The tiny town of Rolette, ND, (population 994) is distant in miles and mindset from New York City, where Lyle Best received his undergraduate science degree while at Albert Einstein College of Medicine. But after serving Rolette's largely Chippewa population in the following decades as a family practitioner, Best got to thinking about how he might help kindle and nurture a love of science among local young people.
Fueled by a personal interest in medical genetics, he worked with Turtle Mountain Community College in nearby Belcourt, helping it secure its first-ever National Institutes of Health clinical research grant. The grant will focus on Native American genetics and how it might factor in preeclampsia.
The $150,000 initiative may end up providing important clues to preeclampsia and prenatal screening for the disorder in this population. "Our main focus is really on engaging and training students at the college in the very idea...
The situation is even worse at the PhD and professoriate level. "When we look at the data from the NSF database and elsewhere, we only see a modest increase in the numbers of underrepresented students who are getting PhDs," says Clifton Poodry, a Native American bioscience researcher who's also director of the Minority Opportunities and Research Division at the National Institute for General Medical Sciences.
"And when we look at the flow of minority students into academia, we're stunned at how poor it is," he says. "There are exceptions, of course, such as Erich Jarvis, a [black] Waterman award winner now at Duke University – as good as it gets. But the numbers that are making it into academia and then ultimately into the ranks of those who get NIH research grants are incredibly small."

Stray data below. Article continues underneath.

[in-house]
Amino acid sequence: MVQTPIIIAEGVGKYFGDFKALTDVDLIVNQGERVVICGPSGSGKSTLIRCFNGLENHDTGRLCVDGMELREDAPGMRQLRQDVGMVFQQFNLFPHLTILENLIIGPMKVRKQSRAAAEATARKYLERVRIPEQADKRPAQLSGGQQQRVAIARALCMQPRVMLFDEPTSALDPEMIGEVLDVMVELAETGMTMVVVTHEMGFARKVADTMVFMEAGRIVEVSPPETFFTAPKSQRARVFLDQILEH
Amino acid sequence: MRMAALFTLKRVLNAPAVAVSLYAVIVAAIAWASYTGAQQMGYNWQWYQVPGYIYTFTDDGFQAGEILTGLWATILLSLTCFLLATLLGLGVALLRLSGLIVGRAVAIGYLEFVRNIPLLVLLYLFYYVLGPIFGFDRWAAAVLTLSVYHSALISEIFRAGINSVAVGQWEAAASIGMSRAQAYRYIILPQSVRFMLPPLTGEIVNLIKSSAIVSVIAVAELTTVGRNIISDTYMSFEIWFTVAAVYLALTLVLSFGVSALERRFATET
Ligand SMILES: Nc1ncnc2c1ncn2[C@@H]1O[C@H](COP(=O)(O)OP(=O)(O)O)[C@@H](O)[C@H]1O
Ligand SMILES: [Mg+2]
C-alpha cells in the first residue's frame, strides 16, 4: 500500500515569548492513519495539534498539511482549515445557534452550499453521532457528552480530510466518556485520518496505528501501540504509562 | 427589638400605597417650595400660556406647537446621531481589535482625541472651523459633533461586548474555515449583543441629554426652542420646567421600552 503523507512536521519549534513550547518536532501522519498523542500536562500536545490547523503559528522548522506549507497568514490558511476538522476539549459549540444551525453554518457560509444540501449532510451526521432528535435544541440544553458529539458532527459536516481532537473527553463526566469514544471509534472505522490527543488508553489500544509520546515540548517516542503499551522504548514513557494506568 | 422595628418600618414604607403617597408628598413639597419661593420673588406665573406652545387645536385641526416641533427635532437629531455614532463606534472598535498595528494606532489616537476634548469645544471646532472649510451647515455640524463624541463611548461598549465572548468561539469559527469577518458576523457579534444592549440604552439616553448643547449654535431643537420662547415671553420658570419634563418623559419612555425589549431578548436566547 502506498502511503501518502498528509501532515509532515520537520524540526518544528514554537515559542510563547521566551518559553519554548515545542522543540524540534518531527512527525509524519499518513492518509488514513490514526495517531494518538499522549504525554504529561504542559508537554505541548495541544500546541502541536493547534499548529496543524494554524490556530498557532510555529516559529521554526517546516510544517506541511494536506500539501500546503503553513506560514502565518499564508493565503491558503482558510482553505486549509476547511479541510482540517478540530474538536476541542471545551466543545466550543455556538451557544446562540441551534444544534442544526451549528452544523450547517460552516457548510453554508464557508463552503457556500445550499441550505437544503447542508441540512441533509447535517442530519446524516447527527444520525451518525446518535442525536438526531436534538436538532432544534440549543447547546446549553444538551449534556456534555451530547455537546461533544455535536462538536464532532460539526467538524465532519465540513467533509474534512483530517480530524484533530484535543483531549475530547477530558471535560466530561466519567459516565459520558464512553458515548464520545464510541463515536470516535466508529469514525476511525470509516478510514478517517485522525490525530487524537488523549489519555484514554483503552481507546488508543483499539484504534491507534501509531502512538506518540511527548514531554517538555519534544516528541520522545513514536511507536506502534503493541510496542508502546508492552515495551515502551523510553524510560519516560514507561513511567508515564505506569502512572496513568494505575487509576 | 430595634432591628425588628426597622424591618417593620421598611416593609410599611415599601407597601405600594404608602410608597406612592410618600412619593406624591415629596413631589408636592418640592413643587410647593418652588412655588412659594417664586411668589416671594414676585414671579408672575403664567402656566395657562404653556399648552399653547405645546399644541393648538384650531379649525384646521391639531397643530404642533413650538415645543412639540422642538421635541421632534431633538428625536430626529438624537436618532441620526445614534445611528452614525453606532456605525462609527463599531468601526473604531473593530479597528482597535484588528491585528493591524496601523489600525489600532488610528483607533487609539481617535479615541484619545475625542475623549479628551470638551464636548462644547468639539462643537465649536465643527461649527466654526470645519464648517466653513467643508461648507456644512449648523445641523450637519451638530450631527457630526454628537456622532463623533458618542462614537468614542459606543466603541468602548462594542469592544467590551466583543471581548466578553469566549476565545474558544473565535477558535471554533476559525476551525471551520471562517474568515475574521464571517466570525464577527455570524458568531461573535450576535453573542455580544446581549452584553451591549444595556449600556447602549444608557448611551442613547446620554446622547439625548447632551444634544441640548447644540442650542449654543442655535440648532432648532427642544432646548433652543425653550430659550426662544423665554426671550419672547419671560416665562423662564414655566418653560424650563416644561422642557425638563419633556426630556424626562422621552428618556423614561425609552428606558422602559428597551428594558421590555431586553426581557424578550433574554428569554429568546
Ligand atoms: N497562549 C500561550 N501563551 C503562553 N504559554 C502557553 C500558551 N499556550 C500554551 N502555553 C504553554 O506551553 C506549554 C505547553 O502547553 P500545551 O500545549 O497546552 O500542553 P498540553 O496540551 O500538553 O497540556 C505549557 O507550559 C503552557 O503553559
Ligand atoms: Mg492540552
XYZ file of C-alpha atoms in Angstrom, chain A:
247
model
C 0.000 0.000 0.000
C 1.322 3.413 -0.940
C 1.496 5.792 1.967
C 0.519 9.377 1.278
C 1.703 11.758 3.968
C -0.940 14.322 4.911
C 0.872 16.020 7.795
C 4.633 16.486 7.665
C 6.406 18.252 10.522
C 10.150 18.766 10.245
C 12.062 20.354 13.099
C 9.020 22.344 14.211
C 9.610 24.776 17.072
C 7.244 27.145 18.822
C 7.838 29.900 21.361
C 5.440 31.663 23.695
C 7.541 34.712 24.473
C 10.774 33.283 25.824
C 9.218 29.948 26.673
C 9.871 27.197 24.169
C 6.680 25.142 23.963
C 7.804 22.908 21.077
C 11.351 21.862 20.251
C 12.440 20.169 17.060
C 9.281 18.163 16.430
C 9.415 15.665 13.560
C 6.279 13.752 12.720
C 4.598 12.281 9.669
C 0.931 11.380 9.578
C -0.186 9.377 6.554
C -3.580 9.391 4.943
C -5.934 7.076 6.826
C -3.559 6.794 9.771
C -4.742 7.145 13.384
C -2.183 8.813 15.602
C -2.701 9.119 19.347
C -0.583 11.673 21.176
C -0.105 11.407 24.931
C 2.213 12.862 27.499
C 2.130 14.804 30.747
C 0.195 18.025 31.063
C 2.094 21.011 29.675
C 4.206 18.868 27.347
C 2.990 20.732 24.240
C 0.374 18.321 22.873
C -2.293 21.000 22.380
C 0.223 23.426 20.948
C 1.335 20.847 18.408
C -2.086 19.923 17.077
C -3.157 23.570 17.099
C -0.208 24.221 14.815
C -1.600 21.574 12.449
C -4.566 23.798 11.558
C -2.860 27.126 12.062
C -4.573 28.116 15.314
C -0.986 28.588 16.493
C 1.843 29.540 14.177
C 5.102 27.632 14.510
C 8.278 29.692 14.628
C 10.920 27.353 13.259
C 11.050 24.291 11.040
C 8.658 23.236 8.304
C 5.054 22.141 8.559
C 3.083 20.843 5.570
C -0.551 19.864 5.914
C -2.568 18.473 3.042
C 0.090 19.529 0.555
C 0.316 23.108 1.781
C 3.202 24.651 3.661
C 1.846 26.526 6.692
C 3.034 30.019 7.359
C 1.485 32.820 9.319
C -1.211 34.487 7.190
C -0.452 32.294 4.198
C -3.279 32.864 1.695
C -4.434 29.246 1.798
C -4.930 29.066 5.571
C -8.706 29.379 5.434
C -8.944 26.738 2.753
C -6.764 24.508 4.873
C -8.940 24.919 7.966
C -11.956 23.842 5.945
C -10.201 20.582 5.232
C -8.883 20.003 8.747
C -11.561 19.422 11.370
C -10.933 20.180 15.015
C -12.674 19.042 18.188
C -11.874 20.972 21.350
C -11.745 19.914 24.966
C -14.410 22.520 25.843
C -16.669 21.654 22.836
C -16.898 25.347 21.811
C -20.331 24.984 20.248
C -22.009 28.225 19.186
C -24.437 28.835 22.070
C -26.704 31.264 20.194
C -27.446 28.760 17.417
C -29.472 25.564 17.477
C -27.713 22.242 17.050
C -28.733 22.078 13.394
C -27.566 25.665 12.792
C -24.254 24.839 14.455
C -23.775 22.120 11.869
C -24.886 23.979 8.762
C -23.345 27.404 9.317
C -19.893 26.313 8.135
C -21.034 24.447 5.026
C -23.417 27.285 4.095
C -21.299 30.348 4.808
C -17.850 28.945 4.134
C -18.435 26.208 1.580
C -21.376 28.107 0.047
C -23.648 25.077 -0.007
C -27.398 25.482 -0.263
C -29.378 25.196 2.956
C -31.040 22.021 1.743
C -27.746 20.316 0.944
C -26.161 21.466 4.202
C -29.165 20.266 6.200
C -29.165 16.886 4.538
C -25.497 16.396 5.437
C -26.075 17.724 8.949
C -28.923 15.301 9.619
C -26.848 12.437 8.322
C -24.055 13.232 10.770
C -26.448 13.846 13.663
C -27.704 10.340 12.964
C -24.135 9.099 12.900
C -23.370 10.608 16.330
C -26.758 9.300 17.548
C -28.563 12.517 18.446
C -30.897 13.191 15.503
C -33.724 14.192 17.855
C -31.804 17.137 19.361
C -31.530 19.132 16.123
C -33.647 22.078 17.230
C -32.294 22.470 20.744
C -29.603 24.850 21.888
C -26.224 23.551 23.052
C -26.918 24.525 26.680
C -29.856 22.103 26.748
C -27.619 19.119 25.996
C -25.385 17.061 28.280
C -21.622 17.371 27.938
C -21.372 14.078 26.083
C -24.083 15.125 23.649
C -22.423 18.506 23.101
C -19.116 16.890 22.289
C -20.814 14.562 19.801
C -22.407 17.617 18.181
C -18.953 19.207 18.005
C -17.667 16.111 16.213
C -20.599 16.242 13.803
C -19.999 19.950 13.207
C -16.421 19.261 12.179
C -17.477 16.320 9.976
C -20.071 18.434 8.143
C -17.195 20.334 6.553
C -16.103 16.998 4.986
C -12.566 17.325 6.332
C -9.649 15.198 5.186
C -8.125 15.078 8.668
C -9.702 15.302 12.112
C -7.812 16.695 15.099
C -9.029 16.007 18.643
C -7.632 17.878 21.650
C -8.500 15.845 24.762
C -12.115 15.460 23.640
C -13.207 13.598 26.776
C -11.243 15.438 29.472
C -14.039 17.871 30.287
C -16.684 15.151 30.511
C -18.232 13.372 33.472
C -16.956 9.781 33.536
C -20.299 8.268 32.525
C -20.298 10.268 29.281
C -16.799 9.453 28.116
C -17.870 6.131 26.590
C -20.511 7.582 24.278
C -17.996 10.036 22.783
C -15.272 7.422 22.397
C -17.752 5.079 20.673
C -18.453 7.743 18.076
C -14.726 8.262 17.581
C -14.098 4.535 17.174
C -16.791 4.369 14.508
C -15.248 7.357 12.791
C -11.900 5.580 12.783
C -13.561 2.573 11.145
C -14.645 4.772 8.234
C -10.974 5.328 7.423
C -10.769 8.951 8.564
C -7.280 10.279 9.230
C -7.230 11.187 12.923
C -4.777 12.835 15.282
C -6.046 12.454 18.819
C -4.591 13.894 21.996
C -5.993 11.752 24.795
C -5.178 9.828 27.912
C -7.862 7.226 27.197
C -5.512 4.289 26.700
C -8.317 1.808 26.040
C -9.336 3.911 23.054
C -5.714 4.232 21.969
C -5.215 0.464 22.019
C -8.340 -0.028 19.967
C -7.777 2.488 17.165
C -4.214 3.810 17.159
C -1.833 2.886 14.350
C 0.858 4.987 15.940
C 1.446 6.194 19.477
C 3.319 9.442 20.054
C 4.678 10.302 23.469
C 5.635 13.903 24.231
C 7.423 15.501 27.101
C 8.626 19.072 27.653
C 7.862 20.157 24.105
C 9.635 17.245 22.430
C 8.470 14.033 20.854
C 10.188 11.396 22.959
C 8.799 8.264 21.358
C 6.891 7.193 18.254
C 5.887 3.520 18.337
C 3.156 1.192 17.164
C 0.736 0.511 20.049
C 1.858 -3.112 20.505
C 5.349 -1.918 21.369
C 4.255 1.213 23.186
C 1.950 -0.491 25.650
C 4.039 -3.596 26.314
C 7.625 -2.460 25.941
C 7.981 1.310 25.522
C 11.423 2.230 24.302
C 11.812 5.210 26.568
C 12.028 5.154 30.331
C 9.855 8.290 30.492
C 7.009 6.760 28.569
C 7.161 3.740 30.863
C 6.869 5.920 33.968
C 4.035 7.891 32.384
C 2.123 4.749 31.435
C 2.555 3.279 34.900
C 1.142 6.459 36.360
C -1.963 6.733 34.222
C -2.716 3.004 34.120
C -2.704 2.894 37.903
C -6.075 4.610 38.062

NSF statistics reveal that by 2001, just 2.8% of employed S&E doctorate holders were black, 2.7% were Hispanic, and 0.3% Native American. More up-to-date statistics from the Commission on Professionals in Science and Technology (CPST) suggests that these rates have remained static over the past few years.
MENTORING AND SUPPORT
That's not to say great strides haven't been made. "There was a great deal of enthusiasm from both supporters and institutions to try and bring in minority faculty in the 1970s, right after the civil rights movement," says neurobiologist George Langford, dean of the College of Sciences and Mathematics at Dartmouth College. "But you just don't see that level of support now."
Langford, who is African American, credits his own success on getting the right support and mentoring at exactly the right time in his academic training. But he wonders if those conditions exist for most minority kids today. "Without more faculty from minority groups, I think it's going to be hard to mount the effort to convince students to go into the sciences," he says.
Why the slowdown? "At the baccalaureate level, it's almost as if it's tracked major civil rights actions," says CPST director Eleanor Babco. Recent Supreme Court decisions restricting minority-recruitment by US colleges and universities haven't helped matters, she says, and "since there hasn't been major civil rights action over the last decade or so, the numbers kind of plateaued."
A close look at NSF statistics reveals an even tougher problem, she says. "If you subtract the social and behavioral sciences from the equation, you get a different picture: There's even less representation [of minorities] in the natural sciences."
For example, of the more than 21,800 black S&E graduate students attending US institutions in 2001, more than half (12,761) were majoring in fields such as psychology or the social sciences. In contrast, the NSF stats show just 129 black grad students majoring in biochemistry in 2001, and only 54 majoring in genetics.
KEEPING KIDS FOCUSED